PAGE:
"American Indian headdresses" banned from major San Francisco festival

Second this!

The whole point is that there are A LOT less of us Native Americans in the general population. I gladly educate anyone who asks about what stuff is okay to appropriate and what’s not okay, but I’m only one person.

Native Americans have gladly shared many things with Europeans. There are certain aspects of our culture, however, which still have a lot of meaning to us, and we feel a bit troubled to see these things trivialized in this manner.

White people do in fact feel empowered to take whatever they like, do whatever they wish, without asking. That’s privilege. Nobody ever asked, “hey, is it okay if I wear this? It looks real groovy and exotic, man!”

There’s also a huge amount of history. Without that history, lots of our discussion about race and racism would simply not exist. “White people” as a privileged group would NOT be a thing, if in fact, Europeans had not developed a hierarchy of “races” in order to justify all kinds of atrocities.

To put on a hat and say “Oh, I’m now colorblind!” is naive and disrespectful.


I Morris Danced when I was young, foolish, and white. I was a longhair hippy too. I never dressed as a Native American (except for wearing beads) nor a Polynesian (except that Hawai’ian shirt) nor as an East Indian (except baggy Madras trousers) nor a Brit (except the collapsible black top hat). I never tried yellowface or redface or blackface (except Army camo).

Have I appropriated cultures? Sure. Playing 'oud lets me steal Turkey. I steal Hawai’i when I play 'ukuleles. I steal Africa when I play banjos (one made in Korea). Celtic and Arabic pipes and whistles. German harmonicas (made in China). LatinX stringed axes. And I want a sitar.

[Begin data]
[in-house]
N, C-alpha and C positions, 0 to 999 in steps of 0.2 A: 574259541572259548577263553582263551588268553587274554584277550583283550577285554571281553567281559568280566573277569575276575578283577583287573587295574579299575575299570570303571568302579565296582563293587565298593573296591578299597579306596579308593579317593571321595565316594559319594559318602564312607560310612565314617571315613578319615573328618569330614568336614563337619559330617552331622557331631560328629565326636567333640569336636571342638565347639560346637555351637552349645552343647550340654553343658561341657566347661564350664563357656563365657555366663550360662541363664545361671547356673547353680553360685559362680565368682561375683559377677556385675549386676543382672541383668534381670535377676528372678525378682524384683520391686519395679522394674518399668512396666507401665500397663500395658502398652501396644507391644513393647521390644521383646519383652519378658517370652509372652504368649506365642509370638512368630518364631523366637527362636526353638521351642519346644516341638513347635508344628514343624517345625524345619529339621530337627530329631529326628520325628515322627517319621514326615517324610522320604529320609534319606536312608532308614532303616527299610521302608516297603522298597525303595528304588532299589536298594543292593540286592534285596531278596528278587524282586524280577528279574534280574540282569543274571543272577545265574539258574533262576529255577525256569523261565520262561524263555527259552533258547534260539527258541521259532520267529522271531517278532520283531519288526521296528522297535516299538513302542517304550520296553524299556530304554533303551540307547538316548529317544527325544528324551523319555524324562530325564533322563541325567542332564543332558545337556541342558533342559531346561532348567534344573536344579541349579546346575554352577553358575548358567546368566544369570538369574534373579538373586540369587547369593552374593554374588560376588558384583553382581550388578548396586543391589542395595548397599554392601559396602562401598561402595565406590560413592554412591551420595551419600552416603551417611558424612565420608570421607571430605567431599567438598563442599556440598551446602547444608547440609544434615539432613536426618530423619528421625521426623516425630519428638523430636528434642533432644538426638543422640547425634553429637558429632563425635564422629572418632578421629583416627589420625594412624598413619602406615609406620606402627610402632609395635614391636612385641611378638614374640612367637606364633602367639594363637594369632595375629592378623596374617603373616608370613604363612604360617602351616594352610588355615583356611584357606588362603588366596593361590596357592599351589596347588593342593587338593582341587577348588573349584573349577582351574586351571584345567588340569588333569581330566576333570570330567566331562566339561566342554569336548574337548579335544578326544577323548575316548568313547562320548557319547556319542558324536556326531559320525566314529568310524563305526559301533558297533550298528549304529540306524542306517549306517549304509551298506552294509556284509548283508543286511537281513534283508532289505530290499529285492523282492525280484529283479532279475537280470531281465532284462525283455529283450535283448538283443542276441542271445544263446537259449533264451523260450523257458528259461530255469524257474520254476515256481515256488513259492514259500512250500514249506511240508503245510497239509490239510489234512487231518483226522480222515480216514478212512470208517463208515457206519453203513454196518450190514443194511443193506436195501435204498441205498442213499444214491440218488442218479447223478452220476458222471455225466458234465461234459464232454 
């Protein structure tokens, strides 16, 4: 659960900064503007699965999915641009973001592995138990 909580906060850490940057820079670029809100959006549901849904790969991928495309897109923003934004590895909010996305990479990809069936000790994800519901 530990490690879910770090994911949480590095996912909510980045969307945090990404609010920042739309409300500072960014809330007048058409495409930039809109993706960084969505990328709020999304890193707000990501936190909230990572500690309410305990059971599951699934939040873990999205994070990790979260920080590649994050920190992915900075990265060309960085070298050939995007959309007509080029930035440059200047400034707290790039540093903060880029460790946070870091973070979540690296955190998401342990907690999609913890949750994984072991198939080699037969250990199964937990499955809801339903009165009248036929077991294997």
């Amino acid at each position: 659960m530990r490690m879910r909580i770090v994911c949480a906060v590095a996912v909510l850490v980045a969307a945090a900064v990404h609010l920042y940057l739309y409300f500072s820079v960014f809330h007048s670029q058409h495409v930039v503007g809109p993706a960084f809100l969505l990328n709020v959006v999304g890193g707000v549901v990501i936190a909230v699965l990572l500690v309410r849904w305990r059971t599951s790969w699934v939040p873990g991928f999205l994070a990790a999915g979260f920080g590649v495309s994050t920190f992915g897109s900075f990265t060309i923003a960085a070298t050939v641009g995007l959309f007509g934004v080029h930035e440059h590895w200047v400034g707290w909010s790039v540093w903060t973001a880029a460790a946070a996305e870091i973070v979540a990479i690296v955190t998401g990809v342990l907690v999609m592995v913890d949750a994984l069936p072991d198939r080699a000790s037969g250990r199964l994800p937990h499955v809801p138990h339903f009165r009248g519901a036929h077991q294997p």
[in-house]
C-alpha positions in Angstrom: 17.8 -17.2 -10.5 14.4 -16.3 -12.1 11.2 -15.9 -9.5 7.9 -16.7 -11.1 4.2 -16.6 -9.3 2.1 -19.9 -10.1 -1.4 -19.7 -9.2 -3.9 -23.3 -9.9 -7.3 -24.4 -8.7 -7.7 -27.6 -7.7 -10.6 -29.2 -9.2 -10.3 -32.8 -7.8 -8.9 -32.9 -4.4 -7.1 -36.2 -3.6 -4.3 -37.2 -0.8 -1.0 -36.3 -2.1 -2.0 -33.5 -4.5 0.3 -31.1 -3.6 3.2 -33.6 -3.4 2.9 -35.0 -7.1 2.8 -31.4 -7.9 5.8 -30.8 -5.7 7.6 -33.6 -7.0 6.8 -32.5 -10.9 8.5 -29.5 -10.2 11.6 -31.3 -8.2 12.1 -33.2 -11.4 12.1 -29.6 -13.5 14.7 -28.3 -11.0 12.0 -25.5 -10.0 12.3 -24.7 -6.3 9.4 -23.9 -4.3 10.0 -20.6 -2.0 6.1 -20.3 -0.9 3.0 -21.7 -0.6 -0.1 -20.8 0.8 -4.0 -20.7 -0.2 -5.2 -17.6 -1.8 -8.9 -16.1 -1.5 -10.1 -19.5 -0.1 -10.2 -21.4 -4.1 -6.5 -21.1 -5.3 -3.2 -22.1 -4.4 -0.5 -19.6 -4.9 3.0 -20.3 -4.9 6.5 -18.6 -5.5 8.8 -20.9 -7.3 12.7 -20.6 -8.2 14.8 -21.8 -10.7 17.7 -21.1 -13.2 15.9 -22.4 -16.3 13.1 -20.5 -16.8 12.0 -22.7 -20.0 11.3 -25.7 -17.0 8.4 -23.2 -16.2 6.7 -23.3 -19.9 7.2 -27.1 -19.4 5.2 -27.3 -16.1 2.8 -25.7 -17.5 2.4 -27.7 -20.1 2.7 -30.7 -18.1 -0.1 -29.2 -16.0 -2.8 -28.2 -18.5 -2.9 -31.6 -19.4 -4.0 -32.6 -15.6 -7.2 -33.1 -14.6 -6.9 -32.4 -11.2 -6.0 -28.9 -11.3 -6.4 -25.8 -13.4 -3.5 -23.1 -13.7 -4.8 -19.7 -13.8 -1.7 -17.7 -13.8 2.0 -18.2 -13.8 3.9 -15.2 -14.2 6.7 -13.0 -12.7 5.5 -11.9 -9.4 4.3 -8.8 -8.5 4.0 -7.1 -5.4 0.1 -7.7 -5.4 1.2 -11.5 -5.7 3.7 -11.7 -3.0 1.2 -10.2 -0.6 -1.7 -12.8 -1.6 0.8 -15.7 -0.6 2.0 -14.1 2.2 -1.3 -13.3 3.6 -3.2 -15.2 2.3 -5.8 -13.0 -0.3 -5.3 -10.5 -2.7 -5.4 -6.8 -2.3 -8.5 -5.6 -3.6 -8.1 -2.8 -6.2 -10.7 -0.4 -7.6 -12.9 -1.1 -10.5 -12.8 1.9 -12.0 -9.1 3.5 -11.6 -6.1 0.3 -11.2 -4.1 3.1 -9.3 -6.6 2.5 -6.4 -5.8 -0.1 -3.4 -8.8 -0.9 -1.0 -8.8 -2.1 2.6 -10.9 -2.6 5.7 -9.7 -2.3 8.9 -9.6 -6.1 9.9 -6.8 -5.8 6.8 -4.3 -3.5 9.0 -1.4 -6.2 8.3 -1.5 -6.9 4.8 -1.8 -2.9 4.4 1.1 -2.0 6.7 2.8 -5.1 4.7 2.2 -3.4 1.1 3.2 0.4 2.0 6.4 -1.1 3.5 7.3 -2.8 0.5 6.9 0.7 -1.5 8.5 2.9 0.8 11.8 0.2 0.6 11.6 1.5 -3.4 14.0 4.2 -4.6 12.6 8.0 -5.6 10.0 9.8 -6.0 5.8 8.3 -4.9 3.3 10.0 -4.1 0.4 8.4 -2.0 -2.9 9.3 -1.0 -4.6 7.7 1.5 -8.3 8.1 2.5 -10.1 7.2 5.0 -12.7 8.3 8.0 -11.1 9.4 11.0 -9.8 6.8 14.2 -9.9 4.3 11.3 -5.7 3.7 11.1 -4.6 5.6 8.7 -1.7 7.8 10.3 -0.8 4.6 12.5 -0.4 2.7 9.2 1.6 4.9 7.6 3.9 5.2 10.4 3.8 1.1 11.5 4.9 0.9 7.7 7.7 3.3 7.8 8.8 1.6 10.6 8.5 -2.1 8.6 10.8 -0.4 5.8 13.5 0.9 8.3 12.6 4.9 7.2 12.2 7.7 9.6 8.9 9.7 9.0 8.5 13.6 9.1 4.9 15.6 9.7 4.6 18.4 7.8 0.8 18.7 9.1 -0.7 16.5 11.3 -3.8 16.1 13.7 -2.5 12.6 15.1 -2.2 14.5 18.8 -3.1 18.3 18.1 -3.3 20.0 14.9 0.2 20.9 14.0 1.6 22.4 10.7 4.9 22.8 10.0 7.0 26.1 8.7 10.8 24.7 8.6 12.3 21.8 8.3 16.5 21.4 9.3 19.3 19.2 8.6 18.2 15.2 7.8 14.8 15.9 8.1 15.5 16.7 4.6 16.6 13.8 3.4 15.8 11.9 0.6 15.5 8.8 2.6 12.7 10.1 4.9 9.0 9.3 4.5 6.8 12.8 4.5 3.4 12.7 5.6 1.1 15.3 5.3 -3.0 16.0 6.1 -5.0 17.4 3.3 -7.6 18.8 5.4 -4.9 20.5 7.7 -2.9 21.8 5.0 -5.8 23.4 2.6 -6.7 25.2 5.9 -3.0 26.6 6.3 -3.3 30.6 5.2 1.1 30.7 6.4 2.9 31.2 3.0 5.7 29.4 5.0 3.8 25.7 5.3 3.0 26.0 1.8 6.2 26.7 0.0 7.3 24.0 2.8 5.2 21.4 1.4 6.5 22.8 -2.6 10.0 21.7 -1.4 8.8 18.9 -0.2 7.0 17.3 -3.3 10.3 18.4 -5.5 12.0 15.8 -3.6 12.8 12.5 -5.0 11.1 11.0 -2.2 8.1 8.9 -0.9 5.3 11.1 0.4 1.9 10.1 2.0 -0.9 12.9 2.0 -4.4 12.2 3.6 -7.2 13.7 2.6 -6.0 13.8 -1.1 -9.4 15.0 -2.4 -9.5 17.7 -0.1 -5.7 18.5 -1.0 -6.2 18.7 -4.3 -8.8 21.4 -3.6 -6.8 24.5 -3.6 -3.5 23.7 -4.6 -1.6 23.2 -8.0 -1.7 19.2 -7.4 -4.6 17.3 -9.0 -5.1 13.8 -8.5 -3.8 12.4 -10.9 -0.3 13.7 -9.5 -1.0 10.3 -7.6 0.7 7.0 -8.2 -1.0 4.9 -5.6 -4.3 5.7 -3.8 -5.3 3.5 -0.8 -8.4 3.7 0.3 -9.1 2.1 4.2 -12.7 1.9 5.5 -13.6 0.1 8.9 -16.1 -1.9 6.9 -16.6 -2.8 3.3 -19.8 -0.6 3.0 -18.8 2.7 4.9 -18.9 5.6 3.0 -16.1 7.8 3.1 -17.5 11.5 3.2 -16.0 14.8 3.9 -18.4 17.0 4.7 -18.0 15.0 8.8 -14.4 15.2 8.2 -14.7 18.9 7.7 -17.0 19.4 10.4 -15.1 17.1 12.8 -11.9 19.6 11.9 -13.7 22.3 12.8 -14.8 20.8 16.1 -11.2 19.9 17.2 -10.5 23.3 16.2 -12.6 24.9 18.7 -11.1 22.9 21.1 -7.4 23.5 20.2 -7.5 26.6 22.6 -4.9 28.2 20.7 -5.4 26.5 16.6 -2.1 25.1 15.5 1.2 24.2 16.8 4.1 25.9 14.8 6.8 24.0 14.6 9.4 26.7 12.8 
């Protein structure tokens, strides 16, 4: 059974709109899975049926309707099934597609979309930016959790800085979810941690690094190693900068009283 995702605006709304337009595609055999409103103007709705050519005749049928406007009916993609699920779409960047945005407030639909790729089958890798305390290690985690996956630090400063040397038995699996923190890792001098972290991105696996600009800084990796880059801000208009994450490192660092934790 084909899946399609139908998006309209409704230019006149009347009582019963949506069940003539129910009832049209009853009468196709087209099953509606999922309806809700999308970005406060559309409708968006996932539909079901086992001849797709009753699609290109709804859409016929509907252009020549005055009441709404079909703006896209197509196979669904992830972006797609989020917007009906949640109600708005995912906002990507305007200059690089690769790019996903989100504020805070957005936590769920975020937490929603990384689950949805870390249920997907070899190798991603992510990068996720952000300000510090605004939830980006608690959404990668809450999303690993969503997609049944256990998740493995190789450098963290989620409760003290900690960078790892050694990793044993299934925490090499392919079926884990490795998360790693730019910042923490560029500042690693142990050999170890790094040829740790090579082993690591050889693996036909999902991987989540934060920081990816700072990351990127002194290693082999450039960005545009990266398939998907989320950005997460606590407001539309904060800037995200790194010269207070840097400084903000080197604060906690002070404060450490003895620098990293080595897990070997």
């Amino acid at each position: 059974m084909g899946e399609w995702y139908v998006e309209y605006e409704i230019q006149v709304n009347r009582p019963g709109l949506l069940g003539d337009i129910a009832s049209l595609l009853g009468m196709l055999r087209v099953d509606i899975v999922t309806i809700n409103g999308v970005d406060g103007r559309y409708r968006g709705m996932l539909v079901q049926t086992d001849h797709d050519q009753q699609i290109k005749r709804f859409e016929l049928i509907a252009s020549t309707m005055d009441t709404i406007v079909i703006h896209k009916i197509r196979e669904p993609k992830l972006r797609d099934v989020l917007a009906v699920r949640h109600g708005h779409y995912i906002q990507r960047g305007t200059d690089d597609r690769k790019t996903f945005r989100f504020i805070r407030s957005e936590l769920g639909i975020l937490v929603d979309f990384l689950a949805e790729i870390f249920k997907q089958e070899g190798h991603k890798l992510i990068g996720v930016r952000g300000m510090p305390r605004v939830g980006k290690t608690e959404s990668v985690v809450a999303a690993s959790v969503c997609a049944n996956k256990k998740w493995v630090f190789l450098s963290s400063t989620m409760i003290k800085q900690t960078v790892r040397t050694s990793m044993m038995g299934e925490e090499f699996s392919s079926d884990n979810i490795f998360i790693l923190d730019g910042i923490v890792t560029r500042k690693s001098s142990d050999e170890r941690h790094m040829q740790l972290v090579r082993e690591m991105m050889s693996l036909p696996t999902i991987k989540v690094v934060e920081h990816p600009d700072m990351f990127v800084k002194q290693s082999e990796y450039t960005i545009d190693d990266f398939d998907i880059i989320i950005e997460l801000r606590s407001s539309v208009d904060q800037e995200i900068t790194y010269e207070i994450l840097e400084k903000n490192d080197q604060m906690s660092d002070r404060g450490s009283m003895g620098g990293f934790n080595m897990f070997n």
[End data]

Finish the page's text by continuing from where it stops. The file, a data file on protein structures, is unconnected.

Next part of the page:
To fight cultural appropriation, ban musical instruments. They’re all foreign.


The weird thing about dreadlocks is who owns the rights to being lazy about their hair? Rastas claim it as a part of their religion, but wearing one’s hair that way predates their belief (plus some are liable to get offended when any non-believer, including other Jamaicans and blacks from outside the Caribbean, wear that hairstyle.) And one culture adopting part of another culture is as old as history-- I once witnessed an argument between a Greek and Turk over who had the right to claim the bouzouki as their own. That said, I agree that non-Natives wearing Native American headdresses is not OK.

I make jokes about white dreads, but I will admit that I briefly considered them when I was a teen and they weren’t common (thanks Dave Pirner of Soul Asylum).